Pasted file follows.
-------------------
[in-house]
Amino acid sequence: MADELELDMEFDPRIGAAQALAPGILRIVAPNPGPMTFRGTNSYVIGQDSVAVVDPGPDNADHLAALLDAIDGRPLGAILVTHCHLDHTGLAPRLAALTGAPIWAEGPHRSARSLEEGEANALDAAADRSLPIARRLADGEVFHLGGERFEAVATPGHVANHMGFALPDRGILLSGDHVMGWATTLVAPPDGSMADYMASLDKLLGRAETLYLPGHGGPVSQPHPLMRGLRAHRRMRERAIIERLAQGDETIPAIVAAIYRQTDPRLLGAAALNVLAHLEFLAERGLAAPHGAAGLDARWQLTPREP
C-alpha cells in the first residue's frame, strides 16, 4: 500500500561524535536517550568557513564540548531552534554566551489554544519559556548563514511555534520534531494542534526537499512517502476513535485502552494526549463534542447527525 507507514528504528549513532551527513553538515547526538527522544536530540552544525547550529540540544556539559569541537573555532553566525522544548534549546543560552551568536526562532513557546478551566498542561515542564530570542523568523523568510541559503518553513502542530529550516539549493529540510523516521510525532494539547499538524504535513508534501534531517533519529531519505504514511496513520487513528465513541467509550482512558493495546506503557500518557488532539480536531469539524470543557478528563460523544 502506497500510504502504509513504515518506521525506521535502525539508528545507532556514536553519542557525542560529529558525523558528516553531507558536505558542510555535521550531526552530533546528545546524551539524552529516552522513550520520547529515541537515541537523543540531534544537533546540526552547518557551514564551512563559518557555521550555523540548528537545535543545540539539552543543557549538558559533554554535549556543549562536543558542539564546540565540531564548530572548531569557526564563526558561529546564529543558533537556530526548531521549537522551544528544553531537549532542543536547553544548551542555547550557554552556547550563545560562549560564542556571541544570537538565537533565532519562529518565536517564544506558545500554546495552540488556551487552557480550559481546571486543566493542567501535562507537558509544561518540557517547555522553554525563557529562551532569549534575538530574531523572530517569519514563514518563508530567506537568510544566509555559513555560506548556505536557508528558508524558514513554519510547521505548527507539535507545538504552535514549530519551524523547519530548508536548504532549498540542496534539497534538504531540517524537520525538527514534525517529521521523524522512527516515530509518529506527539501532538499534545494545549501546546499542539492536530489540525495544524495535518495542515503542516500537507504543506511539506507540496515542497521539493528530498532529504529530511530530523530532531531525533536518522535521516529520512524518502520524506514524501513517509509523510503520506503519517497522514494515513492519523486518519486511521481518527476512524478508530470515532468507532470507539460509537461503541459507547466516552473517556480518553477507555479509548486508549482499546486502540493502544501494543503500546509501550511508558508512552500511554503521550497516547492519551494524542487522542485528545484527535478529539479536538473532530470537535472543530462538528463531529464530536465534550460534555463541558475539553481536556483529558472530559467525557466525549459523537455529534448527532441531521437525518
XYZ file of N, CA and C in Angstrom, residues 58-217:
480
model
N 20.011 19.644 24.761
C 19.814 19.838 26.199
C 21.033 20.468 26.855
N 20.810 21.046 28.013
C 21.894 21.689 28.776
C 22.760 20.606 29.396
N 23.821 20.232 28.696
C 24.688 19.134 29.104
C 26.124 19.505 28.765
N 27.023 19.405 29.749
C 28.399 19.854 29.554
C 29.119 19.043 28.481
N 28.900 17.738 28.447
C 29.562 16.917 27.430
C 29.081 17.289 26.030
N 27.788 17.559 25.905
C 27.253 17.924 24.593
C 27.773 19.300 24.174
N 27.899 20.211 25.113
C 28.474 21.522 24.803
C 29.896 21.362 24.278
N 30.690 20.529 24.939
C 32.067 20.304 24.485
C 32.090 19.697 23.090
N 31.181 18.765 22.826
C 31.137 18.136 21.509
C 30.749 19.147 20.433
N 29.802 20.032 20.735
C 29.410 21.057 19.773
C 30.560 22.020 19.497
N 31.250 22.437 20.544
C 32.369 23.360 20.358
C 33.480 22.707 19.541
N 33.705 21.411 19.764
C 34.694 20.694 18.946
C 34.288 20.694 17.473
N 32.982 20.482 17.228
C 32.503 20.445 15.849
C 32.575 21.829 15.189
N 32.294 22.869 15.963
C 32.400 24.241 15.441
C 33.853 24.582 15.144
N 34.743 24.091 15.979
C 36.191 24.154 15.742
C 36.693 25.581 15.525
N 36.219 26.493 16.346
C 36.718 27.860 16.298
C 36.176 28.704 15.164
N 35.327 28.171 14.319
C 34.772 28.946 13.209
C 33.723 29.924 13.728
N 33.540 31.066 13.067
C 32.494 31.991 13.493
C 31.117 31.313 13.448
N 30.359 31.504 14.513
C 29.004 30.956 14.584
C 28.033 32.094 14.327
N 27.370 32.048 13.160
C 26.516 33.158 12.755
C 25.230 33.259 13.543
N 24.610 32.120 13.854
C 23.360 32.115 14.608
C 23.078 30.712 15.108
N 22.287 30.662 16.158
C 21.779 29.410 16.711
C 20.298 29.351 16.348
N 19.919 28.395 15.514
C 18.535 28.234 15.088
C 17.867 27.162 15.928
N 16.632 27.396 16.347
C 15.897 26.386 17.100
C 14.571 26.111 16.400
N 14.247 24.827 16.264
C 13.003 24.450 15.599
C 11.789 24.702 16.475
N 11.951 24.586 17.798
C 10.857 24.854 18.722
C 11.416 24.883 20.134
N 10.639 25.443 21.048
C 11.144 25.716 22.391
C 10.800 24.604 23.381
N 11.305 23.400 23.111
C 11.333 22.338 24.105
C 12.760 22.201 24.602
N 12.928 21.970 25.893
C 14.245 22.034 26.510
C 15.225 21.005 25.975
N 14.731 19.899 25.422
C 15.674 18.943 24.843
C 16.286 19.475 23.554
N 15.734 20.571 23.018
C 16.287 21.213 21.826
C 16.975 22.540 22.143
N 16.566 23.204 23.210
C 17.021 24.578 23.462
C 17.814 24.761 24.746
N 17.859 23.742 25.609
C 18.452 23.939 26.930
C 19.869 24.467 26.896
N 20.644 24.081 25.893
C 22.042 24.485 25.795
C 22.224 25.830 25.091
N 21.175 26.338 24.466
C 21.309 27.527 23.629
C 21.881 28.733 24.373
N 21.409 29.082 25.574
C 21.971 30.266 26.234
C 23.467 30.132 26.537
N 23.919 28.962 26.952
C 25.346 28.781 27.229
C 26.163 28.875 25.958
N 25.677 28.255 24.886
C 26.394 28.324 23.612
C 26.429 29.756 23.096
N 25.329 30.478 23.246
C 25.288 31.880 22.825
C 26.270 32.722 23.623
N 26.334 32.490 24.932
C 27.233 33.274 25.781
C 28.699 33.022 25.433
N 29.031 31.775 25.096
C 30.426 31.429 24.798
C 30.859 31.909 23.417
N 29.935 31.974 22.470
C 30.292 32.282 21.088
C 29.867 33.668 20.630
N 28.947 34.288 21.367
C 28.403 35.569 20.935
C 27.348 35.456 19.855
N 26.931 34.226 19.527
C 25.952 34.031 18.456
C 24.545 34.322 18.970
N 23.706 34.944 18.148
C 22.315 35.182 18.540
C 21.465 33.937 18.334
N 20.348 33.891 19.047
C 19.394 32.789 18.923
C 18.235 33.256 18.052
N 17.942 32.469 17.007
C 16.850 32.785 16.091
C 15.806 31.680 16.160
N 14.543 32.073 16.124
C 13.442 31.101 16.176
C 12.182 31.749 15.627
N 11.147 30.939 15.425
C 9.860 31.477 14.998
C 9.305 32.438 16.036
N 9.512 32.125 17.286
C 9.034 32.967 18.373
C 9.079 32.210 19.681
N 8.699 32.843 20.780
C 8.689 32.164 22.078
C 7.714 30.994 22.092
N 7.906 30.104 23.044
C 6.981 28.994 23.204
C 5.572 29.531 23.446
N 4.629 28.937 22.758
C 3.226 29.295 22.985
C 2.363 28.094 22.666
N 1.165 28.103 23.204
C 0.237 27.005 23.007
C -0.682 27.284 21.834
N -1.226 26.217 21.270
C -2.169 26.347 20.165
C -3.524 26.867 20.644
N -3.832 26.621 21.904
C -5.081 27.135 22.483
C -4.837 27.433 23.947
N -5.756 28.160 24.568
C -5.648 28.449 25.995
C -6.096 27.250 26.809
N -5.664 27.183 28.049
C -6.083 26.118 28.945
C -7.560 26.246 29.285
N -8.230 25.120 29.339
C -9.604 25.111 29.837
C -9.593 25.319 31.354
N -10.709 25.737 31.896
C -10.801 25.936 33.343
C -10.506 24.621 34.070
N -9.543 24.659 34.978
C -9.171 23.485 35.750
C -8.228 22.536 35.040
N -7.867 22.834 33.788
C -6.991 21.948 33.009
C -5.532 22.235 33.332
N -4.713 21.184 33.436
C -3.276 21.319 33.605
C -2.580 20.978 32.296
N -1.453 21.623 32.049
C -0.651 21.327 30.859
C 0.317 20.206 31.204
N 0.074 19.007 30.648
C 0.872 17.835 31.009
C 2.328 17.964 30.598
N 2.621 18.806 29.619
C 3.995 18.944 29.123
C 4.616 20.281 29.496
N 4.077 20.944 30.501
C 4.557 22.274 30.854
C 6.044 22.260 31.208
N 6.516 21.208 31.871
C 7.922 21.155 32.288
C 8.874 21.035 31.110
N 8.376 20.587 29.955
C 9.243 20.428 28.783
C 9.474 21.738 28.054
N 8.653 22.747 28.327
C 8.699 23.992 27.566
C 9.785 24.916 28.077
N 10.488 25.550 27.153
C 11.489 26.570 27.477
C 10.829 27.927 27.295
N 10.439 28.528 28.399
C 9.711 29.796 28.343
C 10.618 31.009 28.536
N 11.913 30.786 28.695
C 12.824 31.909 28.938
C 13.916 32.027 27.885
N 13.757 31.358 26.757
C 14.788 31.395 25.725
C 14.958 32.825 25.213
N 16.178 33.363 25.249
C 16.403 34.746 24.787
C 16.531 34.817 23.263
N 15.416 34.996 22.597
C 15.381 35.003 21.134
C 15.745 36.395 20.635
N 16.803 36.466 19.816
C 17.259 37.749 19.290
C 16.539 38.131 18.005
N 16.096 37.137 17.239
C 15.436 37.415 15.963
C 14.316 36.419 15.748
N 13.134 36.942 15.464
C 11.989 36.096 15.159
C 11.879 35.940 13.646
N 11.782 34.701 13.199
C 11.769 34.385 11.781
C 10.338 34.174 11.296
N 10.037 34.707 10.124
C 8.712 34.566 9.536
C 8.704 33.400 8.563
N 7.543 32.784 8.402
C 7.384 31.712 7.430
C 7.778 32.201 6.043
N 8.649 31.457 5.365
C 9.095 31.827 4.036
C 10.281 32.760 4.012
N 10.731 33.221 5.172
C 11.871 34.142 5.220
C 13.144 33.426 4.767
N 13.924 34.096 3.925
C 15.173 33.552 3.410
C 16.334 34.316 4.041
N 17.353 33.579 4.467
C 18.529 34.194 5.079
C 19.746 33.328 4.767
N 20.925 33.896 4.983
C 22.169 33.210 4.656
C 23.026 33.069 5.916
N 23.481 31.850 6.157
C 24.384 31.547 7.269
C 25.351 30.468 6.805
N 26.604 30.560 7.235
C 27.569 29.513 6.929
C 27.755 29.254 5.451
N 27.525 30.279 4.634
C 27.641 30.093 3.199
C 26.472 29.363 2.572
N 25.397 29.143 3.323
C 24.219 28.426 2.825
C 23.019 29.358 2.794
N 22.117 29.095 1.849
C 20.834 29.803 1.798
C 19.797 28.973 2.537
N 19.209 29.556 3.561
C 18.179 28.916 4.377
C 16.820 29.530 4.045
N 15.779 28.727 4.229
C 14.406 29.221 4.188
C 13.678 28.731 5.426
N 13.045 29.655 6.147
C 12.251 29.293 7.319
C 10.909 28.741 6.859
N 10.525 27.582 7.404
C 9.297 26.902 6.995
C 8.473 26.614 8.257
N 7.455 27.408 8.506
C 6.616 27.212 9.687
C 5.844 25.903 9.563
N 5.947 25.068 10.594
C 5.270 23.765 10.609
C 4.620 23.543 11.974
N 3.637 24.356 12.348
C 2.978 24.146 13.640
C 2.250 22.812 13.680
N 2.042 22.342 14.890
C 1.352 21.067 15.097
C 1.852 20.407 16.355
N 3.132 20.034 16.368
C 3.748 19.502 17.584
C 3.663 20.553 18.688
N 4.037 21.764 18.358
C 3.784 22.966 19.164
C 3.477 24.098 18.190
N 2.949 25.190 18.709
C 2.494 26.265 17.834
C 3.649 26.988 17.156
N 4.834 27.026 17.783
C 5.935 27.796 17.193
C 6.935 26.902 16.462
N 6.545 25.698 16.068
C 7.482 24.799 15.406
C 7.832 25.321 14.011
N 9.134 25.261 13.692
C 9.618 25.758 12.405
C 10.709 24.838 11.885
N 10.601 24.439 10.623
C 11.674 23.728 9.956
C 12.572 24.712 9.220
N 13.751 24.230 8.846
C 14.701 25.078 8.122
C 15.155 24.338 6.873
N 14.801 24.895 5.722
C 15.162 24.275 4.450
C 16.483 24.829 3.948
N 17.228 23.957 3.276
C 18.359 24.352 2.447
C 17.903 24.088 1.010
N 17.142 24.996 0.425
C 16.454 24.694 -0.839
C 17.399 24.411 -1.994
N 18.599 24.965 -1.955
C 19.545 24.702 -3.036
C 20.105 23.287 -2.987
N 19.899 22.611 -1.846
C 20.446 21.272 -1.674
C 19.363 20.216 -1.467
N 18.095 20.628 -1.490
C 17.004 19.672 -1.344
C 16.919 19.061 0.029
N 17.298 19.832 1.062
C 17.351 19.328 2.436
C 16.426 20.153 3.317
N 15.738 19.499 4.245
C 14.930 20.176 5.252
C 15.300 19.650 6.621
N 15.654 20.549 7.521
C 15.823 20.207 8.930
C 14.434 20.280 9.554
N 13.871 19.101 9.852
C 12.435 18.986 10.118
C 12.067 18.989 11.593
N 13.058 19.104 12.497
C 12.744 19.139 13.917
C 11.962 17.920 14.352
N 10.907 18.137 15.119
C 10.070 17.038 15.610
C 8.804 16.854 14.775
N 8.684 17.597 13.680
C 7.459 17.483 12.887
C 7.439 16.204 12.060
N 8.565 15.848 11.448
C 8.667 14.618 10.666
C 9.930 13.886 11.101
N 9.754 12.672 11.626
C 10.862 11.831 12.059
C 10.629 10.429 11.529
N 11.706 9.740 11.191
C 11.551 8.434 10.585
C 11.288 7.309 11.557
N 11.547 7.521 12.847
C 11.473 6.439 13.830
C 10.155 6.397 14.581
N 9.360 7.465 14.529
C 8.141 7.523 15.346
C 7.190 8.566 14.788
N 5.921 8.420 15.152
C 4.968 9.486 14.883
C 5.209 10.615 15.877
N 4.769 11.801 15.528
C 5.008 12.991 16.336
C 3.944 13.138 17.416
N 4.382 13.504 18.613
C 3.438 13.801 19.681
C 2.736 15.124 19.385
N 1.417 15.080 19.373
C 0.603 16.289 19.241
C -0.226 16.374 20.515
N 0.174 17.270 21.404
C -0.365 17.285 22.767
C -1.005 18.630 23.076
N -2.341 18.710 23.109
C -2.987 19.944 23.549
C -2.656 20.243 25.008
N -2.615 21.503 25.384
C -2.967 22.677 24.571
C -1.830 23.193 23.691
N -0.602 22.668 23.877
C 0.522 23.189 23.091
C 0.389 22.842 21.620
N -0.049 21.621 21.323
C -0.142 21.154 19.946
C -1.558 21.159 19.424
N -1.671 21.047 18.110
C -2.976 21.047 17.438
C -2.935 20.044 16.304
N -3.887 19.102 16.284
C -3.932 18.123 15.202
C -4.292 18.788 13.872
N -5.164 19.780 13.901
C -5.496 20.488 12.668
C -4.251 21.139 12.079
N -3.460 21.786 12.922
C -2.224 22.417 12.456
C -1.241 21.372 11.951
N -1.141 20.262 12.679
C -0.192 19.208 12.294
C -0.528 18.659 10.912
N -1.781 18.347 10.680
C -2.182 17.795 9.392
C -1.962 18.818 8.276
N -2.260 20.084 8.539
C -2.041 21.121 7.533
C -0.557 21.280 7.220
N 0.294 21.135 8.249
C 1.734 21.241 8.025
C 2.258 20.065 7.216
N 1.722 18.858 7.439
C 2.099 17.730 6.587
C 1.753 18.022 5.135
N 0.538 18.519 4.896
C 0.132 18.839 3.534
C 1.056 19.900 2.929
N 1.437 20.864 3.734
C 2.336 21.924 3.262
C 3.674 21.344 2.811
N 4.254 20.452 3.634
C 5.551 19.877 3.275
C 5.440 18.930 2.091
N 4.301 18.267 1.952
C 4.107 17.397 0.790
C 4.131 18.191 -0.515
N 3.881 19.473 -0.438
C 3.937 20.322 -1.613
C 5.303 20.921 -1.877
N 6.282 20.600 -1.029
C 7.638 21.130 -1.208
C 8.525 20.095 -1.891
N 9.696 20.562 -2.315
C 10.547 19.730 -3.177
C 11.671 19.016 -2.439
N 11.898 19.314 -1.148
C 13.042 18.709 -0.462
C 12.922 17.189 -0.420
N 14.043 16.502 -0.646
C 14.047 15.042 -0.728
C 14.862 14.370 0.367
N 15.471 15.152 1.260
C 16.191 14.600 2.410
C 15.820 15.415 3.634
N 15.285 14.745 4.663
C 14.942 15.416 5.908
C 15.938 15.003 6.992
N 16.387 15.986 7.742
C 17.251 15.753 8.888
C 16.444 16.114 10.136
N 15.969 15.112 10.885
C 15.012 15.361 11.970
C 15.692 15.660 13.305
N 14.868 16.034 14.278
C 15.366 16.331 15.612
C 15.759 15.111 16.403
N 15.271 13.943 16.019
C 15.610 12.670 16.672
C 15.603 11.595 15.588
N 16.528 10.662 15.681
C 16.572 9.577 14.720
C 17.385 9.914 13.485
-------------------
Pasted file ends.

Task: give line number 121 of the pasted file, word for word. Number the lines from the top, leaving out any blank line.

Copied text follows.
N 25.329 30.478 23.246